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Updating geospatial database using deep learning

GeoWerkstatt-Projekt des Monats Juni 2022

Projekt: Updating geospatial database using deep learning

Forschende: Chun Yang

Projektidee: Mit modernen Methoden der Künstlichen Intelligenz bleiben die topographischen Datenbanken immer aktuell.

Geospatial land use databases contain important information with high benefit for several users, especially in the field of urban management and planning. Because of the fast changes of the land use due to urban growth and land use conversion, such geospatial databases become outdated quickly. This observation motivates us to develop an automatic update process for large-scale land use databases. Land use reveals the socio-economic function of a piece of land (e.g. residential, agricultural), land cover describes the physical material of the earth’s surface (e.g. grass, asphalt). The both terms of land cover and land use relate to themselves, which means, a land use object could contain many different land cover elements to form complex structures and meanwhile, a specific land cover can be a part of different land use objects. Thus, land cover and land use classification based on remote sensing data are tasks that pursue different objectives.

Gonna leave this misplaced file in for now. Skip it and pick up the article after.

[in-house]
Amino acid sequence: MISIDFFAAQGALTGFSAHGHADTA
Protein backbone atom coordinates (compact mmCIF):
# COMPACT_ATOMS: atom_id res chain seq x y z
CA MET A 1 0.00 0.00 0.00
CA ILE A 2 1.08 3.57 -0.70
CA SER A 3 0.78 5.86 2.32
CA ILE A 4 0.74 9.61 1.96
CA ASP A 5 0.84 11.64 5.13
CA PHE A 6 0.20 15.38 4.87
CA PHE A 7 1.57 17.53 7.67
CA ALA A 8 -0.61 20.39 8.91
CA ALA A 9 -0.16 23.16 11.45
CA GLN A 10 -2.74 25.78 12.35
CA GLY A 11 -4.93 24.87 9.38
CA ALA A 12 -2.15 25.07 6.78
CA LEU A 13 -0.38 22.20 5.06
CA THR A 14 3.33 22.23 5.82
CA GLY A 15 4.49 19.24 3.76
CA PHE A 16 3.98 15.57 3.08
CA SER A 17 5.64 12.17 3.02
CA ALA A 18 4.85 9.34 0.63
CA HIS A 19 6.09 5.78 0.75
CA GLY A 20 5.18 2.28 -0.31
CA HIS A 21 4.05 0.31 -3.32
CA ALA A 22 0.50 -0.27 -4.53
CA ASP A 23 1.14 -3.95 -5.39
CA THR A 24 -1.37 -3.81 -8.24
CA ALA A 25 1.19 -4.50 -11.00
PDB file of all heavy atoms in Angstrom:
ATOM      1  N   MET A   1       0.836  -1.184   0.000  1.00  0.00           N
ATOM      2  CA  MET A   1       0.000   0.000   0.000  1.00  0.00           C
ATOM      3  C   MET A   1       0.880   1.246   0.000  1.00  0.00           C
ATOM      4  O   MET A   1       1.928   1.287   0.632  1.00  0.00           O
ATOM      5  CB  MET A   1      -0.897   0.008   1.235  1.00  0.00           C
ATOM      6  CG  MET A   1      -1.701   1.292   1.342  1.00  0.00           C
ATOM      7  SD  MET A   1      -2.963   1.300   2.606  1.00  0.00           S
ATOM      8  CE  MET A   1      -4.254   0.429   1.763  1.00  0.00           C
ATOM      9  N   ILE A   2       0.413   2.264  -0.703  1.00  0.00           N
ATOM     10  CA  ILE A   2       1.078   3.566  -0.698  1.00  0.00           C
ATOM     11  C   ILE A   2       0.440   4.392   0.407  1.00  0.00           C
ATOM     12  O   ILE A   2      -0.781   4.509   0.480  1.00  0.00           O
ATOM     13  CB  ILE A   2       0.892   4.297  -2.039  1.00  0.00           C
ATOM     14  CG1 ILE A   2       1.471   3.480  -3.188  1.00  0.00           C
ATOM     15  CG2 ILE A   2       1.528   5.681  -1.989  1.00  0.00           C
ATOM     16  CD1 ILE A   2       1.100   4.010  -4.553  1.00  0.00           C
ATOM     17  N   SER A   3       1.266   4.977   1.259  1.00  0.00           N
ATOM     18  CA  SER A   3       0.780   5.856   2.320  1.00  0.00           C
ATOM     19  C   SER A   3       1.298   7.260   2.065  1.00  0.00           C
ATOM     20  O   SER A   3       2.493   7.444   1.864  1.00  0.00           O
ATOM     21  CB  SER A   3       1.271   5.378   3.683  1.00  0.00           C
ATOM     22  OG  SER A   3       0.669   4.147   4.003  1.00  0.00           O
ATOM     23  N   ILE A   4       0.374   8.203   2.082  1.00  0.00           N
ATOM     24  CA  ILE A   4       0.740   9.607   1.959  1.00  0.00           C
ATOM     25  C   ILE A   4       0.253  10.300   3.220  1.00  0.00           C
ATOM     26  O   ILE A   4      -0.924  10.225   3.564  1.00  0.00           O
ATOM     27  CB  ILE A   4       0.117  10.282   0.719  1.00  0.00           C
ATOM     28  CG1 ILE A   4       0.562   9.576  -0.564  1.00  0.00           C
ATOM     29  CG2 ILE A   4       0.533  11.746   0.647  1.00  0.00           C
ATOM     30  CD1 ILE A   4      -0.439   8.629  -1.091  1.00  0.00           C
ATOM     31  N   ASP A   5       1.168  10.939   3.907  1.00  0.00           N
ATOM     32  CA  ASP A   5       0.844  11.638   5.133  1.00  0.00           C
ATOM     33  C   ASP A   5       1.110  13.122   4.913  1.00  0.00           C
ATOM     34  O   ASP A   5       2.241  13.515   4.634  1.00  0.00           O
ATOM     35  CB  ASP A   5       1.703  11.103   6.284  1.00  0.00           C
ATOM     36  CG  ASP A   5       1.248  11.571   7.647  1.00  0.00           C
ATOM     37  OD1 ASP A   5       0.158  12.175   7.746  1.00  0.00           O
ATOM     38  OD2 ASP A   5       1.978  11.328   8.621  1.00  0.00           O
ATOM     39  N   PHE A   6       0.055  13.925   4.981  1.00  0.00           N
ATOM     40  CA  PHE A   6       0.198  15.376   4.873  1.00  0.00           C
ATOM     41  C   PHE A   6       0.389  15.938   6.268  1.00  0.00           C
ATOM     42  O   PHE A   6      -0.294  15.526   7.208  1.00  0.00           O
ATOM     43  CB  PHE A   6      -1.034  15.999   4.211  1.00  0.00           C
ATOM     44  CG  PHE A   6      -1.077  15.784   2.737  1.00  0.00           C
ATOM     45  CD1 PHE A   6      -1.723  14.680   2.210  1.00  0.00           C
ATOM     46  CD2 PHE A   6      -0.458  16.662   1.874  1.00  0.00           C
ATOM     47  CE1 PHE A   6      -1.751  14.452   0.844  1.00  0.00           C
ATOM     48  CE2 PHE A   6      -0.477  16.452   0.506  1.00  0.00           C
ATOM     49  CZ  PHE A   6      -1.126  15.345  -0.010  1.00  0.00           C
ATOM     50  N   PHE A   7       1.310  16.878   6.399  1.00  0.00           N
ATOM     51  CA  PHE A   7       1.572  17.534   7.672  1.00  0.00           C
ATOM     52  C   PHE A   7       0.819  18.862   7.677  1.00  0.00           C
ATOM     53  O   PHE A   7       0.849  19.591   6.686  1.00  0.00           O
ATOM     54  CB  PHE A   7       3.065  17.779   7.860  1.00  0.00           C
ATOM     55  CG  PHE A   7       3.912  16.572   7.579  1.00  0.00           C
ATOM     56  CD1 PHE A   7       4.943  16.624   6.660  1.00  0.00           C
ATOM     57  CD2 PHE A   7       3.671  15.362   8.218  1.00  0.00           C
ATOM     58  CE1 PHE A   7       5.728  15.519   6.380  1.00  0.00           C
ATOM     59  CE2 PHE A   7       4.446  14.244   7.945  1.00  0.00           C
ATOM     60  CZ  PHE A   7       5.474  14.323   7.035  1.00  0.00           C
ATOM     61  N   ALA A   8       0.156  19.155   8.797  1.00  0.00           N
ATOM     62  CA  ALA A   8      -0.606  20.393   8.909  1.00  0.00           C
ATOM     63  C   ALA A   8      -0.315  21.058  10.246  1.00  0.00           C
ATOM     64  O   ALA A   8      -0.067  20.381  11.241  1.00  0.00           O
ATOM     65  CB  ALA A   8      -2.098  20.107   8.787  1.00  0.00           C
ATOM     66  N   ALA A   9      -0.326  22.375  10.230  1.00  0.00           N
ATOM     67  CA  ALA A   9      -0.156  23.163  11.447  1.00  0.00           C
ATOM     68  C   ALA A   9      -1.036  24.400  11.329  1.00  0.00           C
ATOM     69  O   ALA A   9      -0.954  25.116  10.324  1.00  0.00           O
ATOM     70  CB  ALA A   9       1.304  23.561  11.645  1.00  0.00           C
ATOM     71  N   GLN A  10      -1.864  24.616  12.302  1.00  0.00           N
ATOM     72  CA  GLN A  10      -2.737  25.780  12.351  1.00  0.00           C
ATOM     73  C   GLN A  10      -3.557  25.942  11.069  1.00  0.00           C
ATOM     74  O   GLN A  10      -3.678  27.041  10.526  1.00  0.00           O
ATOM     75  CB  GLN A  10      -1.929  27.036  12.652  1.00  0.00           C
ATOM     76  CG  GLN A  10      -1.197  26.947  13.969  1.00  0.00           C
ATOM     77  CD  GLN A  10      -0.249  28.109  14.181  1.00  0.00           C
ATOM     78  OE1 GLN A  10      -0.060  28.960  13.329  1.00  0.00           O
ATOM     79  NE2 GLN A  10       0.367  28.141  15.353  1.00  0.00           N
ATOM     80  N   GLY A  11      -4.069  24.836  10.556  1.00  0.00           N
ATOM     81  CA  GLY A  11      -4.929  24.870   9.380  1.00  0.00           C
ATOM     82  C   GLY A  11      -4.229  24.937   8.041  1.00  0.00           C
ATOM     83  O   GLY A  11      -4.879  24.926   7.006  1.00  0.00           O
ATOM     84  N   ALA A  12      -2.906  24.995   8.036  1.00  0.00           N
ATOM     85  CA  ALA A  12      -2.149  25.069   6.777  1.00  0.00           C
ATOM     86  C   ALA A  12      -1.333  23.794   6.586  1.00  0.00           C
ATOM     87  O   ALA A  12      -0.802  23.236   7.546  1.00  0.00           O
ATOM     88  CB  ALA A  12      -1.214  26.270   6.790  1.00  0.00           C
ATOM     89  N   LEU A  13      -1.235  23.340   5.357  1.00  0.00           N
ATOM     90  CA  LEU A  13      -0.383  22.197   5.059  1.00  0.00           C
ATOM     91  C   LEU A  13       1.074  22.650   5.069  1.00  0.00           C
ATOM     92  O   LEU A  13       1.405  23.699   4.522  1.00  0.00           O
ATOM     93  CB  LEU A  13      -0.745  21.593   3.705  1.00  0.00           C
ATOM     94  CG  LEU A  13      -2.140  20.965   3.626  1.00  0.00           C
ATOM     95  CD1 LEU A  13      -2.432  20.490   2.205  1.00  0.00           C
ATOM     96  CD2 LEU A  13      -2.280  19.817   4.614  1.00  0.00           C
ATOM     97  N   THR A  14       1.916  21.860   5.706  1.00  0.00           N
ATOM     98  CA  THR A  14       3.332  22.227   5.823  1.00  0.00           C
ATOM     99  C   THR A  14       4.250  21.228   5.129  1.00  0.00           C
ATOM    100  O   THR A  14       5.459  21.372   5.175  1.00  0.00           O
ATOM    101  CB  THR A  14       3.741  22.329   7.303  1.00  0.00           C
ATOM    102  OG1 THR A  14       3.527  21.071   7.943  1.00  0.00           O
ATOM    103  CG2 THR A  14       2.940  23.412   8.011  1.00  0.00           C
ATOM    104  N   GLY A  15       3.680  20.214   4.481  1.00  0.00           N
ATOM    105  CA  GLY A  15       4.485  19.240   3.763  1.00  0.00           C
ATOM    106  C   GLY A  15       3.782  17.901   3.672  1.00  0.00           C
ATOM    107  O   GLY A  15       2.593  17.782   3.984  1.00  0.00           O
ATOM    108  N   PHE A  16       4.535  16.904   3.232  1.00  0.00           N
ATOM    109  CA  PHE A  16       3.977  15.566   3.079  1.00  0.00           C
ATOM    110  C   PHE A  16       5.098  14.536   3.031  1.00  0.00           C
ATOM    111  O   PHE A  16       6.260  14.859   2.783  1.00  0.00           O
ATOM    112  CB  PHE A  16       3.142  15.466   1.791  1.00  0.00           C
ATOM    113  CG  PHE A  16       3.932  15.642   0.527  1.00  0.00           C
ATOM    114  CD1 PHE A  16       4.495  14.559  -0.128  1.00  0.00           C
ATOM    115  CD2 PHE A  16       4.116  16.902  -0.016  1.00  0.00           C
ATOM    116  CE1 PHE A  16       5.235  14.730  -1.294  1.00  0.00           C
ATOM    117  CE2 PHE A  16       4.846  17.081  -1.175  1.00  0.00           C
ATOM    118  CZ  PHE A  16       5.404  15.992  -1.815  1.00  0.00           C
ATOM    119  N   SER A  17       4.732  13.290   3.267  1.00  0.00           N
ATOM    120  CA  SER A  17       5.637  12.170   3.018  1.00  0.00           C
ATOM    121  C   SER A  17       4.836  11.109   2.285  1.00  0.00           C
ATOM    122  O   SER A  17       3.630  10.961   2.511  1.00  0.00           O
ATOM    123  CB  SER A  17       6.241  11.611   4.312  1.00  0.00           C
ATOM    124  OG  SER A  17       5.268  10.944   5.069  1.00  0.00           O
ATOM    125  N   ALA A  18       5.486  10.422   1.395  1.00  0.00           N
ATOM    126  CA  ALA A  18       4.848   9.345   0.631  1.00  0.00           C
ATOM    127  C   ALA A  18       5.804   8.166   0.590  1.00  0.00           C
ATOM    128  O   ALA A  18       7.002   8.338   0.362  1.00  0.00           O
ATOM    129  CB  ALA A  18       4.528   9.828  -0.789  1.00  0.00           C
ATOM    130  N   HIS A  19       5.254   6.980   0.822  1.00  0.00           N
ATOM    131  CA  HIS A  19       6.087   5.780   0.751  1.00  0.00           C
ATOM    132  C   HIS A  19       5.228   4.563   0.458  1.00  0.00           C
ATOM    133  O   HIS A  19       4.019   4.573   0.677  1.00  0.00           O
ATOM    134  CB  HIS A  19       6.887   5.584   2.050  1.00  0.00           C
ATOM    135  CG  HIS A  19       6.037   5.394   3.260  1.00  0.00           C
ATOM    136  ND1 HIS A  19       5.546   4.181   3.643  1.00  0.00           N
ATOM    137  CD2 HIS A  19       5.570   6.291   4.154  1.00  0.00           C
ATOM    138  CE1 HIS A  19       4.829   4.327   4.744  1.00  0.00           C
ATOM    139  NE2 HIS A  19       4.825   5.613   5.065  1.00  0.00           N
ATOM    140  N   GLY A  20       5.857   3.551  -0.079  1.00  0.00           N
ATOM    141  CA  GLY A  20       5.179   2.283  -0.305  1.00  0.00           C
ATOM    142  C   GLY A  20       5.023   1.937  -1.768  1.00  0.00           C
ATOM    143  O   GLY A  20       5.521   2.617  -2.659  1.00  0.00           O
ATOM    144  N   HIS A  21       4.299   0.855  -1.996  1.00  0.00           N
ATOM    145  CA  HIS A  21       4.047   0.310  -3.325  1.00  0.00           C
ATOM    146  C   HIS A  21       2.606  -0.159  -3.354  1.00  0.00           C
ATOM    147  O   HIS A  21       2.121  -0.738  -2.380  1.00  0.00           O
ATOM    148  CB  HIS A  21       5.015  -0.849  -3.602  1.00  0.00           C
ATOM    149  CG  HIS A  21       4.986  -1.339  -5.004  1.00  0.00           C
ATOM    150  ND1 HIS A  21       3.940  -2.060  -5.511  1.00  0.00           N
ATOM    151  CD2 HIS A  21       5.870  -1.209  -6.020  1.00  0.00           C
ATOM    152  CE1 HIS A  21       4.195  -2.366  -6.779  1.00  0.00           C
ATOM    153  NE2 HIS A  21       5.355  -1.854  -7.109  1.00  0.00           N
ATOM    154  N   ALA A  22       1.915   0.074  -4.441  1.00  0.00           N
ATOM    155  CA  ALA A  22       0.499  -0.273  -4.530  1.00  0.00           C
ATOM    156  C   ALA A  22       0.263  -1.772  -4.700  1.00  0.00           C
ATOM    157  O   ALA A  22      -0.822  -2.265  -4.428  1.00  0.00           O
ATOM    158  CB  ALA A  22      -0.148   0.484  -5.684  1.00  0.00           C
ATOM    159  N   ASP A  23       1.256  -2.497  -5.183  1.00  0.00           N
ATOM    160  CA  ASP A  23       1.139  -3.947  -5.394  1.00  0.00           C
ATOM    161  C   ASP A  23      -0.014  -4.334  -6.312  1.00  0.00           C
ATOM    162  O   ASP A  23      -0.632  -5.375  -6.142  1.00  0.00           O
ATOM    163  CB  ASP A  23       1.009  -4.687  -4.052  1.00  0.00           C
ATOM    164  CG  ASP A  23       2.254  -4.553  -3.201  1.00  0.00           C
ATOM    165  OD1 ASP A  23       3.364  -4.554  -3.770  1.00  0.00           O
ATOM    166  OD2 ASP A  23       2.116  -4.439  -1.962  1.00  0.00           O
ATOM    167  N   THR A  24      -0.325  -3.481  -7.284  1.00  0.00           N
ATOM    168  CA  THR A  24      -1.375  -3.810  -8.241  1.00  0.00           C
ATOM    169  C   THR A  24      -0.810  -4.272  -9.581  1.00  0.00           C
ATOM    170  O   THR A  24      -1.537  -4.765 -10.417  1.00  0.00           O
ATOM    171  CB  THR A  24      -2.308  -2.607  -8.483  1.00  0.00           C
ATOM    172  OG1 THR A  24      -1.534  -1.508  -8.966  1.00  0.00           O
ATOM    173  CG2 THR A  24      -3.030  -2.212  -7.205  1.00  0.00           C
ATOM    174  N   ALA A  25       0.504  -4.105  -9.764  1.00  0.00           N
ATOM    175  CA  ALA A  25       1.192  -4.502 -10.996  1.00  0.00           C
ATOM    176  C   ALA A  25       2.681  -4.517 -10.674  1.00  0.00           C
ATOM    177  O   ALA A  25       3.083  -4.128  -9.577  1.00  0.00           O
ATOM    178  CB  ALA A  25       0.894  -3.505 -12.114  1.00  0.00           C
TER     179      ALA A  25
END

Three hierarchical levels build the framework for the verification of a geospatial database. In the legend of land use, black lines indicate the hierarchical relationship between categories.

Generally speaking, the assignment of class labels to image sites is land cover classification, whereas the assignment of labels to larger spatial entities, typical functional units represented by polygons, is the goal of land use classification. In our project, we extract the land use and land cover information from high-resolution aerial images (see figure, left side). To achieve both goals with high quality results, we employ deep convolutional neural networks (CNN). Firstly, we do classification of land cover (semantic segmentation), and then use the generated land cover map as well as the original imageries to do classification of land use. In the stage of land use classification, we pursue hierarchical classification in multiple levels simultaneously while keeping consistent with the ALKIS catalogue (see figure). ALKIS is short for “Amtliches Liegenschaftskatasterinformationssystem” (Authoritative Real Estate Cadastre Information System).